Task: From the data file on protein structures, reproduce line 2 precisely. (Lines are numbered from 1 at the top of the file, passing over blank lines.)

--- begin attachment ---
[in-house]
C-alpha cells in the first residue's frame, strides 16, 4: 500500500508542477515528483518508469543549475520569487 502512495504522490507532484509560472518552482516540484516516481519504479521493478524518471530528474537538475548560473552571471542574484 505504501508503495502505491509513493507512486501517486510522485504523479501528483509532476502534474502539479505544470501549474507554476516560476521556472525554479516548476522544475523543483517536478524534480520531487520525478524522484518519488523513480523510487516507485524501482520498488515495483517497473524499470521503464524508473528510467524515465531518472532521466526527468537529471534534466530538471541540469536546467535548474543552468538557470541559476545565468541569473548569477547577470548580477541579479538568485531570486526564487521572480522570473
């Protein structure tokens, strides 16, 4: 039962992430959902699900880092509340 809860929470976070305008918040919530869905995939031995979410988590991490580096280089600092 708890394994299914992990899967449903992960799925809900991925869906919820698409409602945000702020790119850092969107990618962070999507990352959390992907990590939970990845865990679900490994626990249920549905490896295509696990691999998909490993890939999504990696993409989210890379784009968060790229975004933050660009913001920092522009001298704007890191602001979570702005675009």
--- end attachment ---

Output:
C-alpha cells in the first residue's frame, strides 16, 4: 500500500508542477515528483518508469543549475520569487 502512495504522490507532484509560472518552482516540484516516481519504479521493478524518471530528474537538475548560473552571471542574484 505504501508503495502505491509513493507512486501517486510522485504523479501528483509532476502534474502539479505544470501549474507554476516560476521556472525554479516548476522544475523543483517536478524534480520531487520525478524522484518519488523513480523510487516507485524501482520498488515495483517497473524499470521503464524508473528510467524515465531518472532521466526527468537529471534534466530538471541540469536546467535548474543552468538557470541559476545565468541569473548569477547577470548580477541579479538568485531570486526564487521572480522570473